A 90-foot-wide sinkhole that opened up in Dunedin, Fla., early Thursday appears to have finally stopped growing — but not before it destroyed two homes beyond repair.
Authorities planned to start razing the two houses Friday morning after the 56-foot-deep sinkhole swallowed a screened-in porch and a 14-foot-long boat at one property and the master bedroom, a swimming pool and a garage at the second.
"They're going to start demolishing the houses. We're sending them to a recycling location where [the homeowners are] going to try to get some personal belongings out of the houses, anything they can salvage," said Dunedin Fire Chief Jeff Parks.
The sinkhole finally stopped expanding Friday morning, Parks said, but the entire area around it was unstable.
"It's all still pretty much in danger. There's still parts that are hanging over the hole that haven't fallen in on the first house," he said.
The gaping hole opened up between the two homes at about 5:40 a.m. Thursday, waking homeowner Michael Dupre and his family as it started tugging their porch into the ground.
"I don't think it's livable. I wouldn't want to live in that anymore," Dupre told TODAY.
His neighbor, Matthew Tegerdine, was in a state of shock.
"It's surreal. It's huge," he told TODAY.
Both homes were condemned.
Six houses in Dunedin — a city near Tampa along central Florida's west coast — were evacuated as engineers waited for the ground to become stable enough to start filling the hole.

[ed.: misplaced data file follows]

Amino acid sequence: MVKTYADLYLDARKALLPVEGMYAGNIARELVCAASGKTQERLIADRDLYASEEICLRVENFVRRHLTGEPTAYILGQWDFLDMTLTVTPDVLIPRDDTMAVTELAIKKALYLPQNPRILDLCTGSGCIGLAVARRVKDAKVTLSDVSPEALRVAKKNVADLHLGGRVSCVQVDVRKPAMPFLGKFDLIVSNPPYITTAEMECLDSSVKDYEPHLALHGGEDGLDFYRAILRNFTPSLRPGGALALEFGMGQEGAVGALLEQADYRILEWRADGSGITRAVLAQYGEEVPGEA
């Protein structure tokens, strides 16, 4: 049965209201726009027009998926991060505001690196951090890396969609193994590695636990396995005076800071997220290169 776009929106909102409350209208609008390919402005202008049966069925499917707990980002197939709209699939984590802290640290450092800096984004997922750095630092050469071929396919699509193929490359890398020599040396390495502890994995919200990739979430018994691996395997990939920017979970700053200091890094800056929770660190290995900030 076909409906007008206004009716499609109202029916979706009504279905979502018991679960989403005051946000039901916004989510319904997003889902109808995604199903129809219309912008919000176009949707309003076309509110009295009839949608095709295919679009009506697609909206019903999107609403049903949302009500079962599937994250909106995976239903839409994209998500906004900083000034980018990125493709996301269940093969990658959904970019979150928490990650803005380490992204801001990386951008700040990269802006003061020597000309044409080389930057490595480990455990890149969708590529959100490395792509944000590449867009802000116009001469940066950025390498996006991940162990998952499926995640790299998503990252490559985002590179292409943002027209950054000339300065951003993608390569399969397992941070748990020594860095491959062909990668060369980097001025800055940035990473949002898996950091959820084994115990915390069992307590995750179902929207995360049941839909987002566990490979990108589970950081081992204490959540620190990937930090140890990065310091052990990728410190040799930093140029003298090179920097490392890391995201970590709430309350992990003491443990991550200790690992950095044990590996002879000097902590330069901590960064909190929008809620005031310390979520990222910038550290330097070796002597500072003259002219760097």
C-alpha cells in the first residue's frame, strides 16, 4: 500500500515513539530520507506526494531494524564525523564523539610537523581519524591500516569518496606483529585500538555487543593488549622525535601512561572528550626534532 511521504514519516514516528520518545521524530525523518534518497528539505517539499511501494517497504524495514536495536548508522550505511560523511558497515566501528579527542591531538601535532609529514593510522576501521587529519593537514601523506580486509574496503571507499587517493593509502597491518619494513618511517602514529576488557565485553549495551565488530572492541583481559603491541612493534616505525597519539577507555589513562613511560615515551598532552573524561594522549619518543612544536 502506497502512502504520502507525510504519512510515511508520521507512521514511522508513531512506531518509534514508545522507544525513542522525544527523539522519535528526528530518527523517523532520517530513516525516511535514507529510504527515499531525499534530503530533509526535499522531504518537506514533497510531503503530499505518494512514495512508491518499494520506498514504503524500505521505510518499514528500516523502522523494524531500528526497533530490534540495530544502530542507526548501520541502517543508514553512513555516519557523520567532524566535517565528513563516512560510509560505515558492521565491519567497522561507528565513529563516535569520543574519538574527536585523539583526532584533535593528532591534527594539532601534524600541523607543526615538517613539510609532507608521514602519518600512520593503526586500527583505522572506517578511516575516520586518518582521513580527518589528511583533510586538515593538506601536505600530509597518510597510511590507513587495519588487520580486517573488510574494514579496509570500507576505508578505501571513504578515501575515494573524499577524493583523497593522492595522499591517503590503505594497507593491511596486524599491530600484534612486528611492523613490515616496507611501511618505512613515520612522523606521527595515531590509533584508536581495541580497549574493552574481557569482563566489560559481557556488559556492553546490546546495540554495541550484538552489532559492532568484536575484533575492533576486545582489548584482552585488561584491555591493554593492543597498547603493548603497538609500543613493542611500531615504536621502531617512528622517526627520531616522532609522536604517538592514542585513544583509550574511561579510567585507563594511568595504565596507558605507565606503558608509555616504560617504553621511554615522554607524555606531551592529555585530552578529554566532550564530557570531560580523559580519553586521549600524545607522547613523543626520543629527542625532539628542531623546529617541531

Dupre had filed a claim with his insurance company two years ago for damage to his home from sinkhole activity, according to Conestoga-Rovers and Associates, an engineering and environmental consulting company. No sinkholes were found at the time, but Dupre's insurance company recommended pumping grout into the ground, reported The Tampa Bay Times.
Due to a dispute with the insurance company, work didn't begin until this week, according to the Tampa Bay Times. John Marquardt, a geotechnical engineer with Conestoga-Rover sand Associates, confirmed engineers had been pouring grout into the house's foundation in the two days before the sinkhole opened up.
"Any time you start changing the subsurface, if there's anything that's going to collapse, you can trigger it," Marquardt said. "It may have occurred before we got there, it may have occurred a day after we got there, no matter what. It may have occurred next week if we hadn't doing anything. Either way, it was going to happen."
Sinkholes are relatively common in Florida because the soil sits atop clay and limestone. When groundwater erodes the limestone, it creates a cavity; when the heavy top layer caves in, it creates a sinkhole.
The sinkholes do not always cause major disruption or injury, but in February, a Seffner, Fla., man was killed when a massive sinkhole opened up underneath his family's home.
NBC's Janet Shamlian contributed to this report.